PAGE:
Please join the Institute of Cognitive Science for the latest speaker in it’s Colloquia series.
Title: Mysteries of the Bilingual Mind
Date: Mar. 9, 2017: 1pm – 2:30pm Dunton Tower 2203
Abstract: About 60% of the world’s population is bilingual or multilingual. Managing several languages is a challenging task: Bilinguals often make speech errors allegedly due to interference effects that languages have on each other. How do bilinguals manage several languages within one mind? And how are different languages represented in the bilingual brain? These are the key questions in my program of bilingual research. One theoretical possibility is that native (L1) and non-native (L2) languages are stored, processed, and organized in separate neuroanatomical systems in the brain. Further, according to this view, bilinguals have a capacity to select/de-select L1 or L2, depending on the communicative situation. An alternative view is that there is a single linguistic neuroanatomical system in the brain that gets activated when any language is used. Bilinguals seem to be in control of what language they speak because they actively inhibit an irrelevant language.
In my research, I combine behavioral, eye-tracking, electrophysiological (EEG/ERP), and neuroimaging (fMRI) methodologies to solve some mysteries of the bilingual mind/brain. On this quest, I discovered strong evidence that bilinguals’ languages are always co-activated. This co-activation of languages takes place even when (i) bilinguals speak typologically dissimilar languages; (ii) L2 is acquired relatively late in life and bilinguals’ L2 proficiency is not high; and even when (iii) local and global contexts cue that only one language is relevant (should be selected). Further, I demonstrated that this co-activation of languages happens at all linguistic levels, down to the level of speech sounds and letters. I also determined that inhibition of an irrelevant language is never strong enough to preclude a bilingual from processing it even when content in the irrelevant language is outside of the bilingual’s conscious awareness. Finally, I examined intricate patterns of activations within the language network in the brain in response to L1 and L2 in three different groups of bilinguals, who varied in their L2 proficiency levels and/or age of acquisition. The results of neuroimaging studies provided further support to the idea that bilinguals’ languages rely on the common neural resources, although some differences in representations of L1 and L2 were also found.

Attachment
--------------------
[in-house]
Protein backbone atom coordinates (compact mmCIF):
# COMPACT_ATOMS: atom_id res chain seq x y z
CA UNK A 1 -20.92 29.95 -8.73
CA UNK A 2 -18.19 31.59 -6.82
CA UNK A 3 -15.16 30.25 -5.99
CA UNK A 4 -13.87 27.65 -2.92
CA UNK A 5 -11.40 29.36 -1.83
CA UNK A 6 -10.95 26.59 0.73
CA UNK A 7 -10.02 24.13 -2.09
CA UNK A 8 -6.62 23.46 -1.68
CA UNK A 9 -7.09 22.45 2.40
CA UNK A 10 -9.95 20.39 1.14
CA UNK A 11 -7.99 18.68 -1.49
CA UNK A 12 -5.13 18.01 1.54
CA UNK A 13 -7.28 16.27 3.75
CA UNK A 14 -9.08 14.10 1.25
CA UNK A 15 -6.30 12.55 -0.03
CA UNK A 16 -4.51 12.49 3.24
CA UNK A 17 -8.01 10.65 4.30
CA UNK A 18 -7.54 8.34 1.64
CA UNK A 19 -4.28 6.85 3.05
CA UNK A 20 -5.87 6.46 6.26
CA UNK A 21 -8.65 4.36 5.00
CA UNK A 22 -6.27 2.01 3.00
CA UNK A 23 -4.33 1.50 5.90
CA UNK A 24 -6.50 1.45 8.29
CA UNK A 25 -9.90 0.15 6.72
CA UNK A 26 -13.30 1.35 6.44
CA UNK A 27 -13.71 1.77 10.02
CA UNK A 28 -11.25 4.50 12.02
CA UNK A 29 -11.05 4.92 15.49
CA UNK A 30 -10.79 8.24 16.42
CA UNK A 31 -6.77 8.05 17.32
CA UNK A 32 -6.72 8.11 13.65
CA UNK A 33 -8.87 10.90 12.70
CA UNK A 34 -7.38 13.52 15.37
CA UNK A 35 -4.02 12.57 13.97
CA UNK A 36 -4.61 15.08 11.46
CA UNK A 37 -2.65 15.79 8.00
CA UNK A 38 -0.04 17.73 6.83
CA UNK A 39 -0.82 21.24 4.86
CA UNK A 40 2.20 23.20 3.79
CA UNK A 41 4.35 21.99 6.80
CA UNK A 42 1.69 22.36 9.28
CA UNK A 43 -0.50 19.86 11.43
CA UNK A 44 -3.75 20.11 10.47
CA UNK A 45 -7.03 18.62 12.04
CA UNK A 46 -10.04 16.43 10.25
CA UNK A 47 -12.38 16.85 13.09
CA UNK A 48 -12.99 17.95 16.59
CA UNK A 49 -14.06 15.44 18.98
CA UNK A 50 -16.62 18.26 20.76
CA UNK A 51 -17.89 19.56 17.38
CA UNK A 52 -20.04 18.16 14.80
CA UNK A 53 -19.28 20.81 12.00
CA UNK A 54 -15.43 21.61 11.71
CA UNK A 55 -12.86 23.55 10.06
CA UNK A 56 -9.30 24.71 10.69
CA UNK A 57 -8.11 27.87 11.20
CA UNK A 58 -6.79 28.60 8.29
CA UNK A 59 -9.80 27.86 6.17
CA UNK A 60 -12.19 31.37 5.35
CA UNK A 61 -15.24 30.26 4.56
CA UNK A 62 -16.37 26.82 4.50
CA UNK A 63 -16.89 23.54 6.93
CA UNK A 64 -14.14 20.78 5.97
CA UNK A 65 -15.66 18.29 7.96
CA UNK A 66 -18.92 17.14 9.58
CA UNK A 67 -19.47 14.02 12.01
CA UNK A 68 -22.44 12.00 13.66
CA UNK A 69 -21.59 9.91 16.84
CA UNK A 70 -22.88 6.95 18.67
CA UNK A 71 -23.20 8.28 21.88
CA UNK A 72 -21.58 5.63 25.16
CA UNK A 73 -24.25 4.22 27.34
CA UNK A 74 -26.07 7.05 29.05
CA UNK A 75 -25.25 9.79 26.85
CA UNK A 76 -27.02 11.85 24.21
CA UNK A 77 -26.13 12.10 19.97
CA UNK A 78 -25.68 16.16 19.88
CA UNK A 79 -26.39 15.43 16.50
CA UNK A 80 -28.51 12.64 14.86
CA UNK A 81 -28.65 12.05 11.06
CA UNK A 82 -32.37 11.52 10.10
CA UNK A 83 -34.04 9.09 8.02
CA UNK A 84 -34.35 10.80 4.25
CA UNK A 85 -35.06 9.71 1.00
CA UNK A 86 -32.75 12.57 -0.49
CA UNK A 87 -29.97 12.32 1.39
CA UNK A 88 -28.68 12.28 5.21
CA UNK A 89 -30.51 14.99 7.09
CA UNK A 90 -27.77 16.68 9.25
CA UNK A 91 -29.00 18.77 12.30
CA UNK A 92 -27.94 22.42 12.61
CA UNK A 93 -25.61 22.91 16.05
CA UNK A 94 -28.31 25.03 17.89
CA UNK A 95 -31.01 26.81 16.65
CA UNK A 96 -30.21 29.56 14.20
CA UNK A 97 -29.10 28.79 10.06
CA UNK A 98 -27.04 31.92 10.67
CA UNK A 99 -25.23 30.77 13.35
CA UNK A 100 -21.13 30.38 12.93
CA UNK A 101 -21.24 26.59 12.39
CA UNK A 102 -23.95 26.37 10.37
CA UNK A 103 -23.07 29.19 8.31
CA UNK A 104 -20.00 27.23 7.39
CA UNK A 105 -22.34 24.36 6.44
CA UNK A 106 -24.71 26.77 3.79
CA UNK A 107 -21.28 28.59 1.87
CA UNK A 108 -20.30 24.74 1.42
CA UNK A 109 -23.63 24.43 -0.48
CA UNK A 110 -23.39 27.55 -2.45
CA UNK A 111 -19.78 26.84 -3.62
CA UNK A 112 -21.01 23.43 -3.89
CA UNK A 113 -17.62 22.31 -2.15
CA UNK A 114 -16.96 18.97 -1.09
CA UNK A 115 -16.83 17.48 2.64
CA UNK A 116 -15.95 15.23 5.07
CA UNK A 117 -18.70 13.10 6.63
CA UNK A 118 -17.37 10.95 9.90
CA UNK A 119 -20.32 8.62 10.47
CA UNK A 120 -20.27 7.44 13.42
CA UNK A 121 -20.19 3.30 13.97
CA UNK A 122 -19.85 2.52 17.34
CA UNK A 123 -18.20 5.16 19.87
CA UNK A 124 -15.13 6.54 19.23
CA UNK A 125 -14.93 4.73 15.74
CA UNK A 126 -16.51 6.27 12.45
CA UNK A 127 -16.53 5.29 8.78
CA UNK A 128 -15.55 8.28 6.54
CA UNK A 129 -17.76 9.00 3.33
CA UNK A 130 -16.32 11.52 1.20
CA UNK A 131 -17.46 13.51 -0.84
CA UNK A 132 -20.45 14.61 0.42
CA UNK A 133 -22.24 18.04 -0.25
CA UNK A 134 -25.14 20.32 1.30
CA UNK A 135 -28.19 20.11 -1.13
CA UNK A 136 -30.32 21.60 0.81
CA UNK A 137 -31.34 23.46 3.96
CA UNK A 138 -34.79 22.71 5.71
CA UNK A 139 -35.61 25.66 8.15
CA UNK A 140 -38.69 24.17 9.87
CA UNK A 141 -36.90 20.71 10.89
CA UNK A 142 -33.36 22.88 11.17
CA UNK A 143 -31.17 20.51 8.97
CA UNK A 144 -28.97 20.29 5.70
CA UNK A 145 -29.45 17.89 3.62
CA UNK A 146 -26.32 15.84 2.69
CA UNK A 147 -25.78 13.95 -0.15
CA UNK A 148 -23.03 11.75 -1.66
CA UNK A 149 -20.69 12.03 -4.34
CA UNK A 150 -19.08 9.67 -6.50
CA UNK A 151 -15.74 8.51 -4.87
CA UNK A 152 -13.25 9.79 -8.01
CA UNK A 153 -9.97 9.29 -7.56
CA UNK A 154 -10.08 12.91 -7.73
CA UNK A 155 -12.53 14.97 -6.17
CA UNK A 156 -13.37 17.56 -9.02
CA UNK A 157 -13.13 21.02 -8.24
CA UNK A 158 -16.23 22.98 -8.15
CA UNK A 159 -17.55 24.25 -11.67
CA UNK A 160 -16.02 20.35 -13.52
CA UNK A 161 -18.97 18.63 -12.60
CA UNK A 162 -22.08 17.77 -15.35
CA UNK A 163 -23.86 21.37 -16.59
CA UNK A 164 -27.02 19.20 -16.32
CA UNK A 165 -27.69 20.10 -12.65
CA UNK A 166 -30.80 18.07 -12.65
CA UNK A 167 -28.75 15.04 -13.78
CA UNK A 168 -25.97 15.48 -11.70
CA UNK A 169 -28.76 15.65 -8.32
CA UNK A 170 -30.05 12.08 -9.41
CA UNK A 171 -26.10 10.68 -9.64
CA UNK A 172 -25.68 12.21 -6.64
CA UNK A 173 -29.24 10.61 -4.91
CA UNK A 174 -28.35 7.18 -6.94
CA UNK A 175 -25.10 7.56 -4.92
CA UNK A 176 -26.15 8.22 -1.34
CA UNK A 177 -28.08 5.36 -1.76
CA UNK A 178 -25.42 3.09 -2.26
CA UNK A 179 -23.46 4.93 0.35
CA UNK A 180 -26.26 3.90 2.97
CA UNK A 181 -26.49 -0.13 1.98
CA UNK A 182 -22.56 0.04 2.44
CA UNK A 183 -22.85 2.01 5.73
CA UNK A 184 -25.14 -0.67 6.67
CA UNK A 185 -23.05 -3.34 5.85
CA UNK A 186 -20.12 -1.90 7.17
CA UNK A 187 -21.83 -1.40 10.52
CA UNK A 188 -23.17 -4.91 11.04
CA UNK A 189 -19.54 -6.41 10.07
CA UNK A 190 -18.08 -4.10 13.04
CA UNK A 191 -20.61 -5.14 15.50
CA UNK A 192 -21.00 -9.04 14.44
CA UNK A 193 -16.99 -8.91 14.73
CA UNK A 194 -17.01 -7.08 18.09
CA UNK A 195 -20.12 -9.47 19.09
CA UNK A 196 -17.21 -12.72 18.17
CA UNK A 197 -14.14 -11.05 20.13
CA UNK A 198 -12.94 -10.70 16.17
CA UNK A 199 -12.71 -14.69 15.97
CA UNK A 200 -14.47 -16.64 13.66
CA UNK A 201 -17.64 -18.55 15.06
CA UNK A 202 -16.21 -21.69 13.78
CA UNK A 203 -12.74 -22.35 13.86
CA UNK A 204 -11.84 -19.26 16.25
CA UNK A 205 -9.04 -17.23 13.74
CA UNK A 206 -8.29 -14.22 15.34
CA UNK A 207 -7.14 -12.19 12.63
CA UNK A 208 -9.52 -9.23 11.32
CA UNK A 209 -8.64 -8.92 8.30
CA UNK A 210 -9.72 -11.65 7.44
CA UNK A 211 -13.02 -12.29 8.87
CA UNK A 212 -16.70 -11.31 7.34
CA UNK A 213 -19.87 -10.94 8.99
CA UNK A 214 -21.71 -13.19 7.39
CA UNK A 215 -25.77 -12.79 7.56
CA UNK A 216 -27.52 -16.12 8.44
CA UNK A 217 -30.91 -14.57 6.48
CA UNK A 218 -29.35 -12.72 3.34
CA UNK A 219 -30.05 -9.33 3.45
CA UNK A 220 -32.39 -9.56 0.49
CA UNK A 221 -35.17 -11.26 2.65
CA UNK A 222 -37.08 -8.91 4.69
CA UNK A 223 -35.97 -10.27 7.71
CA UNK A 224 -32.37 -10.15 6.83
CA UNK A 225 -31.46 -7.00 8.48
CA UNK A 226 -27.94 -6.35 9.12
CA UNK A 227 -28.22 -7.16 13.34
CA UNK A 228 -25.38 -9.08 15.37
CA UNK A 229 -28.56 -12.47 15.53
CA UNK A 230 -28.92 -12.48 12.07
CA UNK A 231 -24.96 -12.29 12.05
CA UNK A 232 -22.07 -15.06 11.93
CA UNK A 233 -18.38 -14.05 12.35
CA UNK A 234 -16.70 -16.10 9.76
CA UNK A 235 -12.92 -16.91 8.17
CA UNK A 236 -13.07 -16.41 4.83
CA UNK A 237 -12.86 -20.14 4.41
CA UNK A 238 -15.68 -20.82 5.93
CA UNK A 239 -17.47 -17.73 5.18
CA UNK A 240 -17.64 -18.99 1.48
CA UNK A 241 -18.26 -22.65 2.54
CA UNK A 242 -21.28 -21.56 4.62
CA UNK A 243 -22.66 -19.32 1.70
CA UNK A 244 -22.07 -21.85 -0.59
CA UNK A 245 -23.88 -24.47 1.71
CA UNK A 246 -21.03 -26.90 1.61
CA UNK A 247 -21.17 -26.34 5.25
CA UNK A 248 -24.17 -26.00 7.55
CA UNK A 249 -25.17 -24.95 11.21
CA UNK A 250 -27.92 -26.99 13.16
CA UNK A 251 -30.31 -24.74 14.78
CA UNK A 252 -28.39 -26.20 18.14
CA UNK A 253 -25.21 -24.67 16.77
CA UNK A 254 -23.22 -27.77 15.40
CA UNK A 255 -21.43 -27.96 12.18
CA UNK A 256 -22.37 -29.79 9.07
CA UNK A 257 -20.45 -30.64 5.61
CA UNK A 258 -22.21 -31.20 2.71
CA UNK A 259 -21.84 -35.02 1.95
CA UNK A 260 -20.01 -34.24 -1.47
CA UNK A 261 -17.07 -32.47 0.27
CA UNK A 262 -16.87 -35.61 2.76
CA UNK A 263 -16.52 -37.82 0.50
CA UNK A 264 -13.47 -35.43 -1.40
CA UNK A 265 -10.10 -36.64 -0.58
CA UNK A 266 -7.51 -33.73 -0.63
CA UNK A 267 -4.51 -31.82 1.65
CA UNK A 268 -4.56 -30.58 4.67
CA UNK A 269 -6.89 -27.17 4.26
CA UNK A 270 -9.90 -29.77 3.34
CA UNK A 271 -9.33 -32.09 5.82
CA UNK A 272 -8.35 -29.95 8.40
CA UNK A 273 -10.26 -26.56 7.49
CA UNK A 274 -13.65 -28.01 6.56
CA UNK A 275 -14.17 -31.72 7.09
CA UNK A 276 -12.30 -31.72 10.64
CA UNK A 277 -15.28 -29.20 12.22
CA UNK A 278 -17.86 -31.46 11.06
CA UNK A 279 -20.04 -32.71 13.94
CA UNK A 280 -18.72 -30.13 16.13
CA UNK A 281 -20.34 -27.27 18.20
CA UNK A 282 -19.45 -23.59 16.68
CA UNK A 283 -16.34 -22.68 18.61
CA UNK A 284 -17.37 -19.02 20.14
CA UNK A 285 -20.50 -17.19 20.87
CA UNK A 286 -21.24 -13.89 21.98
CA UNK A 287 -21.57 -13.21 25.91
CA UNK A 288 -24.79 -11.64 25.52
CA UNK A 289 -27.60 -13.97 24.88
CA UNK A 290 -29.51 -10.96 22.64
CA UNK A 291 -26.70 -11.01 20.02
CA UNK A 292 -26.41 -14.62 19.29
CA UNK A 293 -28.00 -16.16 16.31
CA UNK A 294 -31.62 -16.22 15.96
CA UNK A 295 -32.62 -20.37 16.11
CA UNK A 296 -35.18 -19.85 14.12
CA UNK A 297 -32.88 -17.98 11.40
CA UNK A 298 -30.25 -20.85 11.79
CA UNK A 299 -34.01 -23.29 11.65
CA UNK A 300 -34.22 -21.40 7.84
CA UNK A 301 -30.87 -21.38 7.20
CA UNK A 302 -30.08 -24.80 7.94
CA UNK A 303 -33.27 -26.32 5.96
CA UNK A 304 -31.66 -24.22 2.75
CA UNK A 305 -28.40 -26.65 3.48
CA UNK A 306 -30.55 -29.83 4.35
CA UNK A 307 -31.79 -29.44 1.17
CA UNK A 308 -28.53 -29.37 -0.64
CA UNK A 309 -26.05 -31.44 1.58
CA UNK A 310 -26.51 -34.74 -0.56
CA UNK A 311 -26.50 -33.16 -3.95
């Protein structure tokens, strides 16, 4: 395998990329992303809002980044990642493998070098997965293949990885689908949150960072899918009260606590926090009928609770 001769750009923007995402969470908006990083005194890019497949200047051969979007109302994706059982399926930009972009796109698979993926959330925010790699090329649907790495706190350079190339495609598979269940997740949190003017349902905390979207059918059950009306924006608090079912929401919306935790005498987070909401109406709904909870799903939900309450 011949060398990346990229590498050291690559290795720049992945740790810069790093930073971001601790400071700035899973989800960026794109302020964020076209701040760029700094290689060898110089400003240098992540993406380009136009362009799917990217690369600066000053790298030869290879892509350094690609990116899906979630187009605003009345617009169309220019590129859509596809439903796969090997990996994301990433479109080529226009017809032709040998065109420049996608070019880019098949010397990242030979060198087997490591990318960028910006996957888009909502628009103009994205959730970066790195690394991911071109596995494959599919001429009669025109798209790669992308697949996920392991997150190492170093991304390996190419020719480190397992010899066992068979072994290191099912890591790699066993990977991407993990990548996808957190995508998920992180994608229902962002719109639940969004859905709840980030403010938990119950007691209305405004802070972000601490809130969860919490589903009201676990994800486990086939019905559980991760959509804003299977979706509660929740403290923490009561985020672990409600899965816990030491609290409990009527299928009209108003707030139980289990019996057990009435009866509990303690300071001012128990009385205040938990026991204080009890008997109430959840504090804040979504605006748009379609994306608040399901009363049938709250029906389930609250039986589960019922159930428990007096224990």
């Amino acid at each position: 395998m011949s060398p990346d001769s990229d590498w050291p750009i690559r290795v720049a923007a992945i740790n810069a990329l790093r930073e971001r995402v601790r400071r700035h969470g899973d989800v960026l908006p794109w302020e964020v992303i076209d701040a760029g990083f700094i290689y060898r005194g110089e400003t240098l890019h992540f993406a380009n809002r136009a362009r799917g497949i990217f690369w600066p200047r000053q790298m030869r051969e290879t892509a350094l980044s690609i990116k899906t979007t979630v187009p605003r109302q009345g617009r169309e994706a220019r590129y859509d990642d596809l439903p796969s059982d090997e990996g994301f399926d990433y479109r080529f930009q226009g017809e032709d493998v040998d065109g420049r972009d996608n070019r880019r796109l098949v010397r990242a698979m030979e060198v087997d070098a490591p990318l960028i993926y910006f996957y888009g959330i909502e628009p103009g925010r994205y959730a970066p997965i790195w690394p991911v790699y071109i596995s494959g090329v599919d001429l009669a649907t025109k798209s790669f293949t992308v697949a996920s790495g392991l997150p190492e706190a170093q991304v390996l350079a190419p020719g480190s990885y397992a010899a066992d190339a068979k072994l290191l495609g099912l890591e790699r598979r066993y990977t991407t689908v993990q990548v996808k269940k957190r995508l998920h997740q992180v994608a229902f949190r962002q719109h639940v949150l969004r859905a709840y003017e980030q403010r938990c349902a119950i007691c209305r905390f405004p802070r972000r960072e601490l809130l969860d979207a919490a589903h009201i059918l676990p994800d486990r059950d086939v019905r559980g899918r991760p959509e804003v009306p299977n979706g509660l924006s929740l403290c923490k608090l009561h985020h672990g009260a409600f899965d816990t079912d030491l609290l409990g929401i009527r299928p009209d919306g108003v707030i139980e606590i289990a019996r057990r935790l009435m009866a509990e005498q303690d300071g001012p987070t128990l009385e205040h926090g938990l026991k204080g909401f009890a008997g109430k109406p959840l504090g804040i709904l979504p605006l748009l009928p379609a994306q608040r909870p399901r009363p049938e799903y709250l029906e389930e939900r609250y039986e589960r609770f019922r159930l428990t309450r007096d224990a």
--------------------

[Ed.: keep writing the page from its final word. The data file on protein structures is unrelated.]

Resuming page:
This research helps us understand types of challenges in neurocognitive computations and executive control functioning that people speaking multiple languages face on daily basis. While the issue of potential neurocognitive advantage(s) of multilingualism is a heated topic of debate in the field, I am currently attempting to probe the validity of this idea in my research. In addition, I explore whether multilingualism might have any positive effect on social communicative abilities of individuals with high autistic and psychopathic feature(s) load.
Note: You are welcome to bring your lunch.